Agree with PJ ...best post you've ever put out here and more in line with what I expected to read from you when I first visited this board a few months ago. Although I may not agree with everything you said, I can at least respect the frankness of the content.
I differentiate between the company and the investment, mainly because the timelines are different. I'll be out of my investment long before the Casino RFID market goes "gray". Although VNX may not be the best "company" in the field, it still can offer some opportunity for investors to profit. For example, If I had managed to snap up a boatload at 1.95 (which I did not), I would be one happy investor - even today @ 2.50 (+25%) and would probably sell a significant portion in the 3-4 range.
I think that it will take a few profitable quarters for the market or any prospective buyer to price VNX above 4.
Since you mentioned buyout - which is always a possibility in an emerging market. What does VNX really have to "sell"? Is the "dolphin marketing deal" transferrable and if so who would be candidates for the buy since we now know that dolphin utilizes the same exact RFID chip technology (Magellan) as PGIC/GPIC? In truth I am confused exactly how VNX actually got their marketing deal with Dolphin since PGIC is the "Master Gaming License" holder for the next generation(s) of Magellan products.
"In June 2005, the Company entered into an exclusive global master license with Magellan Technology Pty, Ltd. of Australia for Magellan's rights to the next generation RFID reader tag and related intellectual property for any gaming applications. The Company also entered into an agreement to purchase a minority equity investment in Magellan. "
So where will that leave Dolphin/VNX as Magellan technology evolves?
On the table hardware side, it is apparent that the products had problems in the past but the new management is trying to correct that. Bad experiences are hard to overcome but can be done so through pricing,replacement guarentee, customer service and regular upgrades. Do you think that VNX can overcome both their own past and the 800 pound gorillia compr=etition that SHFL represents?
We seem to agree that VNX will not displace SHFL in the forseeable future. But the market is large and a small company can live comfortably and profitably with a small percentage of a large market. Even if the sale quantity was not extrordinary, VNX has recently demonstrated that they can make sales to large customers in the international market (Galaxy) and that is a good start. What percentage of the casino table hardware market do you think that VNX can realistically close over the next 3 years? 1% 3% 5%? 10% more?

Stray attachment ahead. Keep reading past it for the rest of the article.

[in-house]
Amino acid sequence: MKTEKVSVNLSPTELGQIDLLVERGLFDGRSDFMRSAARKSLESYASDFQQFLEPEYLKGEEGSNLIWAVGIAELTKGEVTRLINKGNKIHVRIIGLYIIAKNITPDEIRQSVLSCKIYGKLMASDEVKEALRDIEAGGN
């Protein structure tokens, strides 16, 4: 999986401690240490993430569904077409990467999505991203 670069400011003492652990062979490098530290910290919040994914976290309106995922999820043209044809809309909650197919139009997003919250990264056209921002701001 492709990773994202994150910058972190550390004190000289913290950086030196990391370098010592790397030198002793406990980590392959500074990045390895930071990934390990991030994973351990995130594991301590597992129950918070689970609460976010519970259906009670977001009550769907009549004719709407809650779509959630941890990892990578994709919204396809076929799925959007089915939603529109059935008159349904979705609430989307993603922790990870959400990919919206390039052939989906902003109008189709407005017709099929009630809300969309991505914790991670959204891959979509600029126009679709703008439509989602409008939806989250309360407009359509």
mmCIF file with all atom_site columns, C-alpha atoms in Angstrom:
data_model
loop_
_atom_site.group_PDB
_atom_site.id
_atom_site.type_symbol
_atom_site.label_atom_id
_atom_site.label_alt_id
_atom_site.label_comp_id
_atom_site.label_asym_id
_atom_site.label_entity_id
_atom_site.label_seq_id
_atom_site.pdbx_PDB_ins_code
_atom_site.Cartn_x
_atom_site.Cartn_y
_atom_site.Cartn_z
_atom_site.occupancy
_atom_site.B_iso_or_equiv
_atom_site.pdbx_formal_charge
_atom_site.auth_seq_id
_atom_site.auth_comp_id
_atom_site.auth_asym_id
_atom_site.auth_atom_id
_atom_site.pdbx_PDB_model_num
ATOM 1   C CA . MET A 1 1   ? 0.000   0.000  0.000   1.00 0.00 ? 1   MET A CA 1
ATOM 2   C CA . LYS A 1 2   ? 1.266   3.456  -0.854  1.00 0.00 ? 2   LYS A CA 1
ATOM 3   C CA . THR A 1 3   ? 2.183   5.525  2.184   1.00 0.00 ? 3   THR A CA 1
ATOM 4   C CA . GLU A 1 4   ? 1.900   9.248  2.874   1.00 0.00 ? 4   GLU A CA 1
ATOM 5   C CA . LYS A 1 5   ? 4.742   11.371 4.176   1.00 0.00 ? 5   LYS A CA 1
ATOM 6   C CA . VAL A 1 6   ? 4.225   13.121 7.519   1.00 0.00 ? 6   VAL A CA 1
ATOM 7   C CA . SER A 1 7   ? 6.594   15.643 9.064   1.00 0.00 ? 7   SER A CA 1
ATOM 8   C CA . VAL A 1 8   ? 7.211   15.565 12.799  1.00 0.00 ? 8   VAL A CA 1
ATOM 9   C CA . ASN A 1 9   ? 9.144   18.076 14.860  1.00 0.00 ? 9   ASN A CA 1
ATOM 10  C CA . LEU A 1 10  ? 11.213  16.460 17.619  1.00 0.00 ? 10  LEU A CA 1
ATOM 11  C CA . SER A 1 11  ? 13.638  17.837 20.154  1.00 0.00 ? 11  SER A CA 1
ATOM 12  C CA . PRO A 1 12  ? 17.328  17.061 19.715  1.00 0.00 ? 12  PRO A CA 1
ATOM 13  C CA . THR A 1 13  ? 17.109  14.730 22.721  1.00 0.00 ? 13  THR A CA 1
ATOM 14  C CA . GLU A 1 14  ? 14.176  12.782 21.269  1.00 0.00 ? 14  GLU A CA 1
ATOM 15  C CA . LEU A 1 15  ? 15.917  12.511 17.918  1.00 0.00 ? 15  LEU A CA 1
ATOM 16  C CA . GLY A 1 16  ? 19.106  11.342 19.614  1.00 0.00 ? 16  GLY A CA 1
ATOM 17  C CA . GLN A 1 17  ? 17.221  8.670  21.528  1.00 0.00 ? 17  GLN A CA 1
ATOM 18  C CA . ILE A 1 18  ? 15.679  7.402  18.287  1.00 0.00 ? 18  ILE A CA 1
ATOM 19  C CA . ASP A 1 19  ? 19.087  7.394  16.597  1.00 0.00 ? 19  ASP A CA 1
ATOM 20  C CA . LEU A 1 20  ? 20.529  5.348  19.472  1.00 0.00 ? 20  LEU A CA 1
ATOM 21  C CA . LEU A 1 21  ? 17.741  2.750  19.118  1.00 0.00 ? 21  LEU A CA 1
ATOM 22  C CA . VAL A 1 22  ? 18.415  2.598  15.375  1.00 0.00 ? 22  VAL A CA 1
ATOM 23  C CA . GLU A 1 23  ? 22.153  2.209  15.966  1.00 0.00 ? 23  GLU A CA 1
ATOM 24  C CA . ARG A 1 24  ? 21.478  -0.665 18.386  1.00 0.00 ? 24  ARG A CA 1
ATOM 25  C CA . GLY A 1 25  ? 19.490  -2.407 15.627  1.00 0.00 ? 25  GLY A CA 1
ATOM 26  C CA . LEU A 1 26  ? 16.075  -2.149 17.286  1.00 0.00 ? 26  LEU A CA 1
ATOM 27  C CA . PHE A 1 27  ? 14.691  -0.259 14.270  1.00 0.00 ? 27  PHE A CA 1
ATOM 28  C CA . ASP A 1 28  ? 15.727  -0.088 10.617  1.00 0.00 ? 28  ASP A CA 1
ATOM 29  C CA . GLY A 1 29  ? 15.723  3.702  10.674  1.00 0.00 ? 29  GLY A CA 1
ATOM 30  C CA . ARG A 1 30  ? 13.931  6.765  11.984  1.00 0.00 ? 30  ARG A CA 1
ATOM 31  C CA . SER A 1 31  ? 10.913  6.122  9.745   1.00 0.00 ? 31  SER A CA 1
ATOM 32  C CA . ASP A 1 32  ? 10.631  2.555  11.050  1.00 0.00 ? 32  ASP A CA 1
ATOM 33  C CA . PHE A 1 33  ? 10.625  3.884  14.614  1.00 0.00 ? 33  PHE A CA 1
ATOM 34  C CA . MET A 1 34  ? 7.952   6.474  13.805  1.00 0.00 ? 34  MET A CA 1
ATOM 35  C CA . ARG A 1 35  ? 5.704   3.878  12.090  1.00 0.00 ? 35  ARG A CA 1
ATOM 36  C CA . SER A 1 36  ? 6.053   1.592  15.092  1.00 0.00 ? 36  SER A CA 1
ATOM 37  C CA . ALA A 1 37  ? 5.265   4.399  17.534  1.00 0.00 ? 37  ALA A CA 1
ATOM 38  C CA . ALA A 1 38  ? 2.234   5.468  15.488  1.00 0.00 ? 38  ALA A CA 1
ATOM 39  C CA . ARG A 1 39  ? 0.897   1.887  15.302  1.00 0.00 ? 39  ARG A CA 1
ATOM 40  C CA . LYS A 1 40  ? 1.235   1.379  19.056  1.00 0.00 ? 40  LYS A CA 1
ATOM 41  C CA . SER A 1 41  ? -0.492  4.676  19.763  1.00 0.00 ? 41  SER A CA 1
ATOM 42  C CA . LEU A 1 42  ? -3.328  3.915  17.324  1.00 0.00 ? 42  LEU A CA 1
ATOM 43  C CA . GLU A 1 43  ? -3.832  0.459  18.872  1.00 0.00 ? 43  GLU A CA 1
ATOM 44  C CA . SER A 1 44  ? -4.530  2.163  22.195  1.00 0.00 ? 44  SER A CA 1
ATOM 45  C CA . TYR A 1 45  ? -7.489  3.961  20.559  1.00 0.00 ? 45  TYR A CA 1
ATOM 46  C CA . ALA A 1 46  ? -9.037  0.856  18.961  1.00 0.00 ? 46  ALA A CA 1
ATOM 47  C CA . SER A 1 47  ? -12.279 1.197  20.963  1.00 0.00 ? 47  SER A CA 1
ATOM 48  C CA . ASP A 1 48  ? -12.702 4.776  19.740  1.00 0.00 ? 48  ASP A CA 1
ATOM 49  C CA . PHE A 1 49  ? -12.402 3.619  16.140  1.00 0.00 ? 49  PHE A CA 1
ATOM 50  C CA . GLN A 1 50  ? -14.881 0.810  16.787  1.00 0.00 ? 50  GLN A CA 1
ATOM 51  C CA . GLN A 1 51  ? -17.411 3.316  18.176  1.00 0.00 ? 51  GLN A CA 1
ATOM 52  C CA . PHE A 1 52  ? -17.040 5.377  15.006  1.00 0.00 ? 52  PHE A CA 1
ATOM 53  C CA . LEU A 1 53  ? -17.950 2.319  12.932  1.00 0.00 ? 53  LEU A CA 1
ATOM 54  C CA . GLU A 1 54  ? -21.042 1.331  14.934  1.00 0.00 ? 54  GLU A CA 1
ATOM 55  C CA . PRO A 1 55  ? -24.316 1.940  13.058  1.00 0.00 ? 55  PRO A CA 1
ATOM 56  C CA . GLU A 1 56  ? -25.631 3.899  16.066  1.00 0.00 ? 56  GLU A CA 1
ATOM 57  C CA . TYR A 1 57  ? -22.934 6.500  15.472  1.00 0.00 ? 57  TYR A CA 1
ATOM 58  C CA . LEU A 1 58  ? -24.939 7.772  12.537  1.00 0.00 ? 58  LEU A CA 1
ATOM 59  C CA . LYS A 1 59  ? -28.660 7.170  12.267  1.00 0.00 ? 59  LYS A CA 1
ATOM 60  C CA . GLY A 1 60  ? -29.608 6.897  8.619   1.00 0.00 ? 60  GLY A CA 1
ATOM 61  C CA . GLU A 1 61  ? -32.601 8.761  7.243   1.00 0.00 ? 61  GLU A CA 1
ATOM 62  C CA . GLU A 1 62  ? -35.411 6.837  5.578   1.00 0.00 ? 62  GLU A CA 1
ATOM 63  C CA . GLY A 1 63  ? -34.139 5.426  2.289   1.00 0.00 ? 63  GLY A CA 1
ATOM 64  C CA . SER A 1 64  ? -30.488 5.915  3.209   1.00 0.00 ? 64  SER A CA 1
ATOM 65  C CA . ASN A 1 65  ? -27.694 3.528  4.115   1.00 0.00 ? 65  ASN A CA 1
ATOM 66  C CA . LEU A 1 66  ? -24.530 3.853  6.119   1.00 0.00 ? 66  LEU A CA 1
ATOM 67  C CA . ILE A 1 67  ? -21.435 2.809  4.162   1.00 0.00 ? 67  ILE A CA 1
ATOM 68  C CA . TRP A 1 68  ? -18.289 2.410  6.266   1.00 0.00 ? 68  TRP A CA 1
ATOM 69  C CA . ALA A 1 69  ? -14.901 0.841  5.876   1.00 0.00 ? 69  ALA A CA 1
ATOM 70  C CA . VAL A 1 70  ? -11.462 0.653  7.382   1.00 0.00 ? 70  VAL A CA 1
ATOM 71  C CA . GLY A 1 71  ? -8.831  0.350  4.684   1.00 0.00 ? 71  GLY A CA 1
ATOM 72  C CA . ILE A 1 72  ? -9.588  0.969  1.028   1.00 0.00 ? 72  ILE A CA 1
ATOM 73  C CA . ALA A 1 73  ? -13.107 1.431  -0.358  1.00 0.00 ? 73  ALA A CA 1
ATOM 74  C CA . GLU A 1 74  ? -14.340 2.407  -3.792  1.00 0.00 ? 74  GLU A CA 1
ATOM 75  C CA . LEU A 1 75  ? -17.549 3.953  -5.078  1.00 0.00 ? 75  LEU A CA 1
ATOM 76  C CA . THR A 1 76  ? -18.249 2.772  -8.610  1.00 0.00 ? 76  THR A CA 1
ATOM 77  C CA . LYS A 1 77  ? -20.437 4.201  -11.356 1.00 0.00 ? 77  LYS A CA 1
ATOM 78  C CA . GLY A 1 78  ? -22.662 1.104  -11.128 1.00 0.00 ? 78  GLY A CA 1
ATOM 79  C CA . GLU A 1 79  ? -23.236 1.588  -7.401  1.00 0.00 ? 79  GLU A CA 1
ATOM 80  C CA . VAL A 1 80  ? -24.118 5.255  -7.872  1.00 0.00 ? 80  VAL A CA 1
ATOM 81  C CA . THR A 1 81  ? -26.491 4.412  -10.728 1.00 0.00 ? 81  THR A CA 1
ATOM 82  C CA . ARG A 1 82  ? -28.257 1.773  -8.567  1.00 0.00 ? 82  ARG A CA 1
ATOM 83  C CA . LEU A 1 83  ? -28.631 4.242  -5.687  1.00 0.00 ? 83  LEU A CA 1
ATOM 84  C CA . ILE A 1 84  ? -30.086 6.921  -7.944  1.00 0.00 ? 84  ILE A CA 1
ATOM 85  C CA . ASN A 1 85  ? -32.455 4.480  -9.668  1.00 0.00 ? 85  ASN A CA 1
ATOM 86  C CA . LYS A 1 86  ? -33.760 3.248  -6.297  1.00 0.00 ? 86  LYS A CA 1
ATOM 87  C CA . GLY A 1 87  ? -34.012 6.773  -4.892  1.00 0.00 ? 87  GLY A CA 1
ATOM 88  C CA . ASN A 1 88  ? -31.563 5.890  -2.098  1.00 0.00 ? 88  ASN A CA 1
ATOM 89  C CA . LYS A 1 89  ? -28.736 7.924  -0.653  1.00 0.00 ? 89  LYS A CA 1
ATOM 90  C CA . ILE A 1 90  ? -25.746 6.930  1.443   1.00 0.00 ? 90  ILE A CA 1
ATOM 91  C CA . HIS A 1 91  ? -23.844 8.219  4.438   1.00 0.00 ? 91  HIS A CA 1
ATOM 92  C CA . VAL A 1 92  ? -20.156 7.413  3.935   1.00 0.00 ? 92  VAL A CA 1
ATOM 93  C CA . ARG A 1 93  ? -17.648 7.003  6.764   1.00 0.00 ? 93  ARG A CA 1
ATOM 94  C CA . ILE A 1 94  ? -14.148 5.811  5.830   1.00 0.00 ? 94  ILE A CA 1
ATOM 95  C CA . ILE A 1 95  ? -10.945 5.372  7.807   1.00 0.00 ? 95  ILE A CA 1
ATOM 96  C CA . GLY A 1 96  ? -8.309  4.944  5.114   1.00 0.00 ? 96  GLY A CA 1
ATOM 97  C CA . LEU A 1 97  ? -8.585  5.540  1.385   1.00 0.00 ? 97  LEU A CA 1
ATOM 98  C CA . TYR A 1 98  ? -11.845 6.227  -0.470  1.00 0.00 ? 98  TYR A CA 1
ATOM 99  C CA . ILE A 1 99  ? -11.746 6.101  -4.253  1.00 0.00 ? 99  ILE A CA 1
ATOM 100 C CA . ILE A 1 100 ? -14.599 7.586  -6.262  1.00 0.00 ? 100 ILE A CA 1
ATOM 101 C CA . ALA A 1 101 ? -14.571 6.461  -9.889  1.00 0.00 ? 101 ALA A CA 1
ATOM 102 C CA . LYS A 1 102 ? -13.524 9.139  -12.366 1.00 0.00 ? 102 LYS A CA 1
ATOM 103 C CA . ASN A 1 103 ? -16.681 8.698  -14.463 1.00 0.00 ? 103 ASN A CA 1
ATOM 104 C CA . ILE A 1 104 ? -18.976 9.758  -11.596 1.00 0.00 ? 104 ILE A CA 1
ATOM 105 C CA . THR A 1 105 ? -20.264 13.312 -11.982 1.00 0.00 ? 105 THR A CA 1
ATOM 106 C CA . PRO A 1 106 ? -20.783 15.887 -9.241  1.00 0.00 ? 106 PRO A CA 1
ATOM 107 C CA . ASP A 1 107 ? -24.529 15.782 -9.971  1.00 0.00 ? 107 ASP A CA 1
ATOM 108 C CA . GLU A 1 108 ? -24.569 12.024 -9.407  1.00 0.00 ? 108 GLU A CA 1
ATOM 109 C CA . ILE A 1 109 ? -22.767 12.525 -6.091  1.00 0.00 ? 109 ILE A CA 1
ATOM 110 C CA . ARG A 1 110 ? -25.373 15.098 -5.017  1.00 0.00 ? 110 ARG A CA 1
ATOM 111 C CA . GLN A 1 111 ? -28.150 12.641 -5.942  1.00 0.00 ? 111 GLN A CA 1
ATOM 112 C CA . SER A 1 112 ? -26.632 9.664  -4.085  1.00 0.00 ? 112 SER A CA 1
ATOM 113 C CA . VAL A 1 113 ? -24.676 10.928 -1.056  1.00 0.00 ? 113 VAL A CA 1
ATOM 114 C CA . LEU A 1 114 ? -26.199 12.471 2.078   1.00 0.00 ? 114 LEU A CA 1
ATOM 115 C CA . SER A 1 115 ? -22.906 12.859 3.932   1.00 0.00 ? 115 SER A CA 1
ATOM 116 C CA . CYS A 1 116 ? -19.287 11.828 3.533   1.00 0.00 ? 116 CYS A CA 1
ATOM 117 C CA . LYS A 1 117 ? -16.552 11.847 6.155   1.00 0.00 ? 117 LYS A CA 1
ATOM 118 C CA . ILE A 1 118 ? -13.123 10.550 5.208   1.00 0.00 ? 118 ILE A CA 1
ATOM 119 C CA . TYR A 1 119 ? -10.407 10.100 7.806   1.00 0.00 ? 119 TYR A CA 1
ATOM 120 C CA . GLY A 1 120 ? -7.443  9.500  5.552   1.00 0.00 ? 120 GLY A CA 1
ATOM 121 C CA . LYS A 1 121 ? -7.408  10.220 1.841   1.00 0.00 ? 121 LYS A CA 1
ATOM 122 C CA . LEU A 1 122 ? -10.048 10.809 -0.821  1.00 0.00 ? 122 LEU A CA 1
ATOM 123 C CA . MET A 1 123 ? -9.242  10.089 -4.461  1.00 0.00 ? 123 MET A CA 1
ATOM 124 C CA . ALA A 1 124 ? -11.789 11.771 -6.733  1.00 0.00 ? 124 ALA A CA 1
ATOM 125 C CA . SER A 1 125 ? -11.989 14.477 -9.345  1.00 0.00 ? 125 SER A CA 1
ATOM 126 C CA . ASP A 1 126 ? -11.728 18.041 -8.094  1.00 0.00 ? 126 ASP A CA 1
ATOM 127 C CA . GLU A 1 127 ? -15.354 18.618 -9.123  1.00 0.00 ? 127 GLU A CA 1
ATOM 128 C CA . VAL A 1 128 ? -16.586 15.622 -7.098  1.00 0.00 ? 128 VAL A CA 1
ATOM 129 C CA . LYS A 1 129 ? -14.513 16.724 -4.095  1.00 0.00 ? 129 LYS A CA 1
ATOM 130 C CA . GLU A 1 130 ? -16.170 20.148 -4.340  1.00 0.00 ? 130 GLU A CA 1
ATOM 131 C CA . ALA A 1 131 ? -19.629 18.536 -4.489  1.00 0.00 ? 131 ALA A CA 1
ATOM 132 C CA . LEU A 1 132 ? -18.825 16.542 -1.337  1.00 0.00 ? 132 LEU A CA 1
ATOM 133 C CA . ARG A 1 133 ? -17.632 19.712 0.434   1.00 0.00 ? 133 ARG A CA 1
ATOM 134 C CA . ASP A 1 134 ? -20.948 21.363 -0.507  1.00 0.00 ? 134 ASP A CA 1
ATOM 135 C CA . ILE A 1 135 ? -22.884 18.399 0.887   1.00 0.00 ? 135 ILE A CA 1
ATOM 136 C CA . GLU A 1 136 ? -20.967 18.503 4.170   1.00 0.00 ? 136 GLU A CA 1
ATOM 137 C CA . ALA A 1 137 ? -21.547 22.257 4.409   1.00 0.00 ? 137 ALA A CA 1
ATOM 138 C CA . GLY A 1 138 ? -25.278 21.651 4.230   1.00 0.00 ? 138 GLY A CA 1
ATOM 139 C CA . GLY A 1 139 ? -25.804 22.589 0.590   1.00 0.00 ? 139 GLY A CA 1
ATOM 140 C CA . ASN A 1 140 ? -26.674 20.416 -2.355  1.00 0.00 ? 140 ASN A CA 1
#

SHFL is working on third and fourth generation shufflers. SHFL has sold or leased close to 20,000 shufflers to date, SHFL has extensive, make that EXTENSIVE, feelers throughout the industry insuring its shufflers are cutting edge.
If you've seen VNX's "latest" shufflers and simply watched them operate compared to SHFL's shufflers anyone with half a brain would realize they are not even in the same ballpark. It's as if VNX is a grammar school pick-up team playing the Yankees.
Of course now the "C" boys are telling us the shufflers are not really that important anymore, and that all of a sudden VNX's future lies in the RFID field. It's just another example of a Ponzi Scheme morphing itself to sucker the latest batch of suckers. Yesterday it was shufflers, but the ugly facts got in the way of that being saleable anymore, so now it's RFID.
The ugly truth is VNX doesn't have the infrastructure to compete with any product at any level. VNX's balance sheet is worse than awful and Pjv has done a great job proving this fact, VNX's service department has a reputation that's beyond repair, what sales person would work at VNX when there are legitimate companies to work for; companies that don't have a history of losing $1M or $2M or $3+M every quarter of its existence? You get my drift.
ScamMan and his "C" boys can spin a yarn but the yarn always unravels because they are smarmy scammers attached to loss-plagued penny stocks.